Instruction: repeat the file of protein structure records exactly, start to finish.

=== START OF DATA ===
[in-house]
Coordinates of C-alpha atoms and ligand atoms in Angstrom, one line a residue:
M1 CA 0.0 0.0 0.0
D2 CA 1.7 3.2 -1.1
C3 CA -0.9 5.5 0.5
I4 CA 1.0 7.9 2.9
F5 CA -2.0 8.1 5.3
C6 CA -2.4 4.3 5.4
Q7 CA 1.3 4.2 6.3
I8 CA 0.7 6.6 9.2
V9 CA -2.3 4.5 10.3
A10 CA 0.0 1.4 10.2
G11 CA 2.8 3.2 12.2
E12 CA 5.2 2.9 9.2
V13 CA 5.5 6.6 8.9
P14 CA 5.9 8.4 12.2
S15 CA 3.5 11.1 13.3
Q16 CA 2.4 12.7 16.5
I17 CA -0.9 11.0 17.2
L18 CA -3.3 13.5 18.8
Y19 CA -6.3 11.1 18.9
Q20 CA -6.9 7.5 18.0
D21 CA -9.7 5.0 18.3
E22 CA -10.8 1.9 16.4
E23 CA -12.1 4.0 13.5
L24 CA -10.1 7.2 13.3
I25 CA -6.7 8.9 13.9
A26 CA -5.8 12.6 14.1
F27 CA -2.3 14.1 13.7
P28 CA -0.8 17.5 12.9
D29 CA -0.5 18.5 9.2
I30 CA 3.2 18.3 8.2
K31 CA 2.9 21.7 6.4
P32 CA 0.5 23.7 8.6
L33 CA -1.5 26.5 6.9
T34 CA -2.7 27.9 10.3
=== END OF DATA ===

[in-house]
Coordinates of C-alpha atoms and ligand atoms in Angstrom, one line a residue:
M1 CA 0.0 0.0 0.0
D2 CA 1.7 3.2 -1.1
C3 CA -0.9 5.5 0.5
I4 CA 1.0 7.9 2.9
F5 CA -2.0 8.1 5.3
C6 CA -2.4 4.3 5.4
Q7 CA 1.3 4.2 6.3
I8 CA 0.7 6.6 9.2
V9 CA -2.3 4.5 10.3
A10 CA 0.0 1.4 10.2
G11 CA 2.8 3.2 12.2
E12 CA 5.2 2.9 9.2
V13 CA 5.5 6.6 8.9
P14 CA 5.9 8.4 12.2
S15 CA 3.5 11.1 13.3
Q16 CA 2.4 12.7 16.5
I17 CA -0.9 11.0 17.2
L18 CA -3.3 13.5 18.8
Y19 CA -6.3 11.1 18.9
Q20 CA -6.9 7.5 18.0
D21 CA -9.7 5.0 18.3
E22 CA -10.8 1.9 16.4
E23 CA -12.1 4.0 13.5
L24 CA -10.1 7.2 13.3
I25 CA -6.7 8.9 13.9
A26 CA -5.8 12.6 14.1
F27 CA -2.3 14.1 13.7
P28 CA -0.8 17.5 12.9
D29 CA -0.5 18.5 9.2
I30 CA 3.2 18.3 8.2
K31 CA 2.9 21.7 6.4
P32 CA 0.5 23.7 8.6
L33 CA -1.5 26.5 6.9
T34 CA -2.7 27.9 10.3